The ONEXPLAYER Mini has me skeptical about the Steam Deck

When Valve announced the Steam Deck, I decided to skip the pre-order circus. My PC worked perfectly fine, I already have every current console, and the internet in New York City is actually good enough to make cloud gaming a reality. I simply couldn’t justify dropping hundreds on another gaming device. Even so, I’ve been second-guessing my choice. What if I could play Horizon Zero Dawn on the go without needing an internet connection? The possibilities had me feeling FOMO.

So I was thrilled to learn that Valve had competition in the form of the Onexplayer. Created by One-Notebook following a successful crowdfunding campaign that raised over $2 million, the device brings PC games to a dedicated handheld that’s more portable than a laptop. One-Notebook is following up on its initial device with the Onexplayer Mini, a smaller and less expensive model that seemed like it could be a good alternative for anyone who hasn’t been able to nab a Steam Deck.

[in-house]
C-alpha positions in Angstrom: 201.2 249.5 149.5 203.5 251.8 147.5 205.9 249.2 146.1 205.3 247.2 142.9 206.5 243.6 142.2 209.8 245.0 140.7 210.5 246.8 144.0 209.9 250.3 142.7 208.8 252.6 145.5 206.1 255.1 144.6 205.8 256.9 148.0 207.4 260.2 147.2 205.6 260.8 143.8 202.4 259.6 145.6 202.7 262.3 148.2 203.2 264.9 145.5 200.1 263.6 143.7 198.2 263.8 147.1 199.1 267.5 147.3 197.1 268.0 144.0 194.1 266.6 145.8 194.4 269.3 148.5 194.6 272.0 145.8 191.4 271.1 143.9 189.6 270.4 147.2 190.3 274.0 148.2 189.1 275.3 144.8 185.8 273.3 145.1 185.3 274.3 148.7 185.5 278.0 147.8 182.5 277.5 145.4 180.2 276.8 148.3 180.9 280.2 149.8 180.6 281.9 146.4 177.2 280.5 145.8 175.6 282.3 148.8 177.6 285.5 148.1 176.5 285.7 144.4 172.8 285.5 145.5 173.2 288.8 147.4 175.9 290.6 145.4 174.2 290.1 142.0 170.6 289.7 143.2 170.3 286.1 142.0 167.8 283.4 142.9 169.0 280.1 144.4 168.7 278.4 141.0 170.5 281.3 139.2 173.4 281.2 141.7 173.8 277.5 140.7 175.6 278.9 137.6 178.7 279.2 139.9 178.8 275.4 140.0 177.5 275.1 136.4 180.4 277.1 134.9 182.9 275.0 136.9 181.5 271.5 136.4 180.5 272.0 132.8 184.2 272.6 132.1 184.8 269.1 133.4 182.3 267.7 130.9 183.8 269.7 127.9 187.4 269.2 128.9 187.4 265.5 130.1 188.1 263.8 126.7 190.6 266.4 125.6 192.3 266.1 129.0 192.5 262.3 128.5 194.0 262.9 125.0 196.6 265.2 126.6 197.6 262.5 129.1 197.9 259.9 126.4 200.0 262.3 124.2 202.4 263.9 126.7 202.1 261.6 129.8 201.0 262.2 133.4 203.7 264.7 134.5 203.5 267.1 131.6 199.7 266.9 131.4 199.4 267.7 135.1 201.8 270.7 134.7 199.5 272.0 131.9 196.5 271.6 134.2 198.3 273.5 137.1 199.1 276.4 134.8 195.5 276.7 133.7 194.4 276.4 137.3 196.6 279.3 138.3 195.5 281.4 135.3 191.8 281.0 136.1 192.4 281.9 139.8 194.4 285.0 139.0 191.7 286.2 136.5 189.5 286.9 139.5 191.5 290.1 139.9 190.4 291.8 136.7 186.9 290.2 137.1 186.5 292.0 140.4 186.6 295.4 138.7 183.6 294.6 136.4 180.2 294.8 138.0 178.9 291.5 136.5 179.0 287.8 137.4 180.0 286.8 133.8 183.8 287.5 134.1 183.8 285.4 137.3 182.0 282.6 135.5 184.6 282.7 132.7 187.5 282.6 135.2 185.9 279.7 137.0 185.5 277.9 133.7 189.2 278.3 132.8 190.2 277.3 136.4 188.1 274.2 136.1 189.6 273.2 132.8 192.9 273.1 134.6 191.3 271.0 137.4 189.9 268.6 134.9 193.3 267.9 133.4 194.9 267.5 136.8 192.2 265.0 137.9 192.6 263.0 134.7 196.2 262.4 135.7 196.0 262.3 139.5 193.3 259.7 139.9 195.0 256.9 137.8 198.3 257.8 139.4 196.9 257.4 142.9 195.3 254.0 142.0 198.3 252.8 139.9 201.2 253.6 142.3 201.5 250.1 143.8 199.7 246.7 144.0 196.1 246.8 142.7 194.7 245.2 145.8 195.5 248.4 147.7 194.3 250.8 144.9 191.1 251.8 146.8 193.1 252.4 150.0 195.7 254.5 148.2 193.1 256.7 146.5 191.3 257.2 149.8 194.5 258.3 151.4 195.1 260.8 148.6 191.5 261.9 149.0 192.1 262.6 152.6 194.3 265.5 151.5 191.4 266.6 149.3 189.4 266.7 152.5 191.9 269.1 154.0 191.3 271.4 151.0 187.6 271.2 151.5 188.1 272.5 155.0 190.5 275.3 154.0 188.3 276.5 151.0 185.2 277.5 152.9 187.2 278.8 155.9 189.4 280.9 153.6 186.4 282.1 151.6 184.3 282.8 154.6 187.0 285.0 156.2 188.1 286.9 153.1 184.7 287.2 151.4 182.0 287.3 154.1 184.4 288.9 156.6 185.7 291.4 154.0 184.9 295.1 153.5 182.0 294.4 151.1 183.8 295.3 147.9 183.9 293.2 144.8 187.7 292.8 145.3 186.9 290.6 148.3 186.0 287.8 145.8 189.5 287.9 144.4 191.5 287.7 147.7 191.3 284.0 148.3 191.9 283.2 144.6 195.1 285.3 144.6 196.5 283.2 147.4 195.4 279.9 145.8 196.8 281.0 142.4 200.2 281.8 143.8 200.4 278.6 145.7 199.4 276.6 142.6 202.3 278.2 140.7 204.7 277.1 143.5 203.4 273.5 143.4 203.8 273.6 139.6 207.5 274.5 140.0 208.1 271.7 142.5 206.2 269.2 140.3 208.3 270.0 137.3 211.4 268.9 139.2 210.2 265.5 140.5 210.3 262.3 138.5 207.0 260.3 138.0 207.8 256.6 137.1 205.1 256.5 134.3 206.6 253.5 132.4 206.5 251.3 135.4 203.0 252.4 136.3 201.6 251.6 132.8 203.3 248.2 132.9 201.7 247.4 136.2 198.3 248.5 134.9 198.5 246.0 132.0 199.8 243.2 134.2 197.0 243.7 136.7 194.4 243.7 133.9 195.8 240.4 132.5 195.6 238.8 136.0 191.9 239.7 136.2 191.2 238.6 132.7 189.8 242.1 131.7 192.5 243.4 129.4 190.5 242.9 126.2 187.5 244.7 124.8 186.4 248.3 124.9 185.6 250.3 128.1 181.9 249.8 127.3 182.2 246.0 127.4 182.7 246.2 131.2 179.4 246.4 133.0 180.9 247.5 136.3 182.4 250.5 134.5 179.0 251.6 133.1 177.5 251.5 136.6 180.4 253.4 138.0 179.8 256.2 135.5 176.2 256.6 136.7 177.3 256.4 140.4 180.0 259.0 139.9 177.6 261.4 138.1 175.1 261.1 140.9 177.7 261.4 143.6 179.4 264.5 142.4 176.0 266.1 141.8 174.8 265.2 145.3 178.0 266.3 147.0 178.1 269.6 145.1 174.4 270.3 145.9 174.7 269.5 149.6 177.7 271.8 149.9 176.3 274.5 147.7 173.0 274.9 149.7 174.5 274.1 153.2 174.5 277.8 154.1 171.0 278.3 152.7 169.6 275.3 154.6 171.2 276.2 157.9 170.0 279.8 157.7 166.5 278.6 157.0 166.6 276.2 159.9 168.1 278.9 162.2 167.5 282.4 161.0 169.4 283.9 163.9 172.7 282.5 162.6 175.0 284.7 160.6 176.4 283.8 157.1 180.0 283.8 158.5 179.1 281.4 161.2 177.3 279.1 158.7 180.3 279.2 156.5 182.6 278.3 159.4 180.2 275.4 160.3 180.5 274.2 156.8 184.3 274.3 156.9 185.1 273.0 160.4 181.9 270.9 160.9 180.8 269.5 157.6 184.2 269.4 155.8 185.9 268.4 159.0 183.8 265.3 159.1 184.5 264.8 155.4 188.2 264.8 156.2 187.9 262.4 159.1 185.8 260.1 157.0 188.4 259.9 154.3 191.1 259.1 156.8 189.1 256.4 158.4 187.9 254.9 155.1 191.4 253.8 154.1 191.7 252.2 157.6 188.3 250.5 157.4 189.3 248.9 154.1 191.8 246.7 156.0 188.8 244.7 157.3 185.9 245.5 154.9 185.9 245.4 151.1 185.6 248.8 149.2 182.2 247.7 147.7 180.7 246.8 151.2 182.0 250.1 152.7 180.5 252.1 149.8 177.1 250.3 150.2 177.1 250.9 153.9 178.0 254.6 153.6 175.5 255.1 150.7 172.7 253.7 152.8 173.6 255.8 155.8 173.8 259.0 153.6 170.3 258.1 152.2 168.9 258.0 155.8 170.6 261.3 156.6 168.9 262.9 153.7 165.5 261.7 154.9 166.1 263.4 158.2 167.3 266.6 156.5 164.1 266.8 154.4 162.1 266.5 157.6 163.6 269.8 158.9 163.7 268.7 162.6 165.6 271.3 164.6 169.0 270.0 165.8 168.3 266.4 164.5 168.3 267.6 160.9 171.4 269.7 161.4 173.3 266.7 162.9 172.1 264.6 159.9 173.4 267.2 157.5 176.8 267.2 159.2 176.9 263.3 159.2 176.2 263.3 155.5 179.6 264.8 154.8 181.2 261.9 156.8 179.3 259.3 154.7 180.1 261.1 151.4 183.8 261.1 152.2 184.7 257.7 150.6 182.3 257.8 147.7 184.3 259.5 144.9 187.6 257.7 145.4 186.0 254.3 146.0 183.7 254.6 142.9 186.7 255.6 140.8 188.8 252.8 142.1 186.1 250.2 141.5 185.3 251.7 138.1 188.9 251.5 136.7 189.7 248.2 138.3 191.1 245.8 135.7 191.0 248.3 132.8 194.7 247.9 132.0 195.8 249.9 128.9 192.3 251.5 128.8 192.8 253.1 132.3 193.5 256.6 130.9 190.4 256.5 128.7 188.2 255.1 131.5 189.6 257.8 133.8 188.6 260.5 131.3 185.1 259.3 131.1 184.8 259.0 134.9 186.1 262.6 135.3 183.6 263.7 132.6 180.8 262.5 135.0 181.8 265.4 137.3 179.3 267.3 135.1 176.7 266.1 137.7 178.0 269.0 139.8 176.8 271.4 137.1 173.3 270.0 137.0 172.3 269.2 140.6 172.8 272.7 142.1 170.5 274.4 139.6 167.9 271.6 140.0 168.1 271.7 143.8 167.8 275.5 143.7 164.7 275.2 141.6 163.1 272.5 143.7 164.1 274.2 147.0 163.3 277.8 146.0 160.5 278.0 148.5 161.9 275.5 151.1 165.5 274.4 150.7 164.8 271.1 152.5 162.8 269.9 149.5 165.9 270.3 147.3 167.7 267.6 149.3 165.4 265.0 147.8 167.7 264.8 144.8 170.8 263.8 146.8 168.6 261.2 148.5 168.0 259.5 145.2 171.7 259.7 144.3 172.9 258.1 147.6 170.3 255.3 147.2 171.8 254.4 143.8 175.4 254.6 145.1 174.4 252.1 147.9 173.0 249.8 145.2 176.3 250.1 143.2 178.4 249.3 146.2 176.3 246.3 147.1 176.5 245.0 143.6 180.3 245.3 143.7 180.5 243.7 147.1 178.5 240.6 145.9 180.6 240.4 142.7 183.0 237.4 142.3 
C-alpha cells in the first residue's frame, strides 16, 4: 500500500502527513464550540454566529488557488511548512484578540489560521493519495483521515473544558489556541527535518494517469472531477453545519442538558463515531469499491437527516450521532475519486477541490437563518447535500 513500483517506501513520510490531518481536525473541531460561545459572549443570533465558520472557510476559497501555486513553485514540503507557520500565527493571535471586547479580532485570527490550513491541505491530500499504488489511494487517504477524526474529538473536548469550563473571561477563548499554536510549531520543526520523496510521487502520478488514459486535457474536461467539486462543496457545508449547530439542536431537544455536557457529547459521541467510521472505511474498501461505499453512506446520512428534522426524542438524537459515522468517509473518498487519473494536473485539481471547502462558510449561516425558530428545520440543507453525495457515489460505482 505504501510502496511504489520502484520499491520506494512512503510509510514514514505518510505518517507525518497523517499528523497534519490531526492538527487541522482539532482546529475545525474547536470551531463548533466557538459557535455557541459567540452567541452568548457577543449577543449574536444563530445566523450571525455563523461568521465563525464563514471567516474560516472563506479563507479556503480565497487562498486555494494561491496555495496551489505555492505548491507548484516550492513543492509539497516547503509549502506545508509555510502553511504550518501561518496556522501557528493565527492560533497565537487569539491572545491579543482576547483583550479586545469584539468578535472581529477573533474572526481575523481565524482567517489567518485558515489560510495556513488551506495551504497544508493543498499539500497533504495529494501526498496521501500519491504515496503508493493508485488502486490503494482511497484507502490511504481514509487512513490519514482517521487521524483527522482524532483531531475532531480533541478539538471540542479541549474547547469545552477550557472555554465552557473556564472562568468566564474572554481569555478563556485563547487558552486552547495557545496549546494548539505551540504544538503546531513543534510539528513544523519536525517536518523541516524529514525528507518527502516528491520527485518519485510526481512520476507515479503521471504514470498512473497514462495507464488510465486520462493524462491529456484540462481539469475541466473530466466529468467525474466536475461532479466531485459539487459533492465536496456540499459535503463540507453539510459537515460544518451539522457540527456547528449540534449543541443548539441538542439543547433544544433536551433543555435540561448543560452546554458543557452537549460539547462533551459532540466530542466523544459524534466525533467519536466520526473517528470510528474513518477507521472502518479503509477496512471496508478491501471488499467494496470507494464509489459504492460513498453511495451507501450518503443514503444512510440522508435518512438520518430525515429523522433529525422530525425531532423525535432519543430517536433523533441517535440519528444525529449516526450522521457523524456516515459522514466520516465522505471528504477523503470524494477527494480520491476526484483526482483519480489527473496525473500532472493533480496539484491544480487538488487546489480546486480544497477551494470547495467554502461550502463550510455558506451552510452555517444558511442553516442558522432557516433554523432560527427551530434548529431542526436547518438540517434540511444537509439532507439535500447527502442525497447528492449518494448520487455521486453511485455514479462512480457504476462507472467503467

Dream machine

Cynical gamers might be tempted to label the Onexplayer Mini a “knockoff,” but that’s not accurate. From a hardware perspective, it’s a well-designed machine for what it is. It’s a bulkier Nintendo Switch — I’m talking Game Gear thick — that’s loaded with PC parts.

It comes with an 11th generation Intel Core i7-1195G7 and an Iris Xe Graphics G7 96EUs, which aren’t exactly parts meant for gaming laptops. The battery only lasts for around two hours when running games, which isn’t great for those hoping to take it on a long subway ride. PC grade cooling fans help extend battery life and reduce lag, though.

The controller shell is well built, mostly taking its cues from Xbox. You’ve got a standard ABXY setup with triggers, bumpers, two sticks that smoothly pivot, and a proper D-pad. It’s a step above the Switch’s Joy-cons, though they can’t be detached from the console. The Mini also doesn’t feature a kickstand, unlike the standard Onexplayer model.

The whole thing is comically large and features a giant top vent that loudly blows air out like a train smokestack. It’s about two times as thick as a Switch, though it’s not as heavy as it may look — it’s actually lighter and smaller than the Steam Deck, which terrifies me. It’s a little less densely packed than Nintendo’s machine and it has comfortable hand grooves, rather than just being a big rectangle.

As for the screen, the Onexplayer Mini comes with a 7-inch 1920 x 1200 touch display that looks perfectly good (though every portable currently pales in comparison to my Switch OLED). Those strengths had me excited to load up some AAA games and see what the beast was capable of.

 

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